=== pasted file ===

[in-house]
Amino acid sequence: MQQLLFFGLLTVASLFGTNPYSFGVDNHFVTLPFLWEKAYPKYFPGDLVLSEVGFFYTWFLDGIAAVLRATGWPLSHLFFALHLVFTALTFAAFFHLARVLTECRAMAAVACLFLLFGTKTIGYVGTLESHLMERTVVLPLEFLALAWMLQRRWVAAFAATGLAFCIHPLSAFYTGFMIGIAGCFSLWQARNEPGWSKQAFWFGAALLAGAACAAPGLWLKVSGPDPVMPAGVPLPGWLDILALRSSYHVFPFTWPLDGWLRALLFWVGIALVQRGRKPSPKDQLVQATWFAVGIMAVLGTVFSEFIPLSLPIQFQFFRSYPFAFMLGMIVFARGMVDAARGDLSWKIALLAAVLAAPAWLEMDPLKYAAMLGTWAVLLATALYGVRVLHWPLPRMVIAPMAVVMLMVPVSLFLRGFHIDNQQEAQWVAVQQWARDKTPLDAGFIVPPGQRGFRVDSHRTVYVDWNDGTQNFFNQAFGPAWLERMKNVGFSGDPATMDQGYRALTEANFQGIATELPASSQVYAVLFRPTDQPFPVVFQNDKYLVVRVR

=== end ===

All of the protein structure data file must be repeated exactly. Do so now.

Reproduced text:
[in-house]
Amino acid sequence: MQQLLFFGLLTVASLFGTNPYSFGVDNHFVTLPFLWEKAYPKYFPGDLVLSEVGFFYTWFLDGIAAVLRATGWPLSHLFFALHLVFTALTFAAFFHLARVLTECRAMAAVACLFLLFGTKTIGYVGTLESHLMERTVVLPLEFLALAWMLQRRWVAAFAATGLAFCIHPLSAFYTGFMIGIAGCFSLWQARNEPGWSKQAFWFGAALLAGAACAAPGLWLKVSGPDPVMPAGVPLPGWLDILALRSSYHVFPFTWPLDGWLRALLFWVGIALVQRGRKPSPKDQLVQATWFAVGIMAVLGTVFSEFIPLSLPIQFQFFRSYPFAFMLGMIVFARGMVDAARGDLSWKIALLAAVLAAPAWLEMDPLKYAAMLGTWAVLLATALYGVRVLHWPLPRMVIAPMAVVMLMVPVSLFLRGFHIDNQQEAQWVAVQQWARDKTPLDAGFIVPPGQRGFRVDSHRTVYVDWNDGTQNFFNQAFGPAWLERMKNVGFSGDPATMDQGYRALTEANFQGIATELPASSQVYAVLFRPTDQPFPVVFQNDKYLVVRVR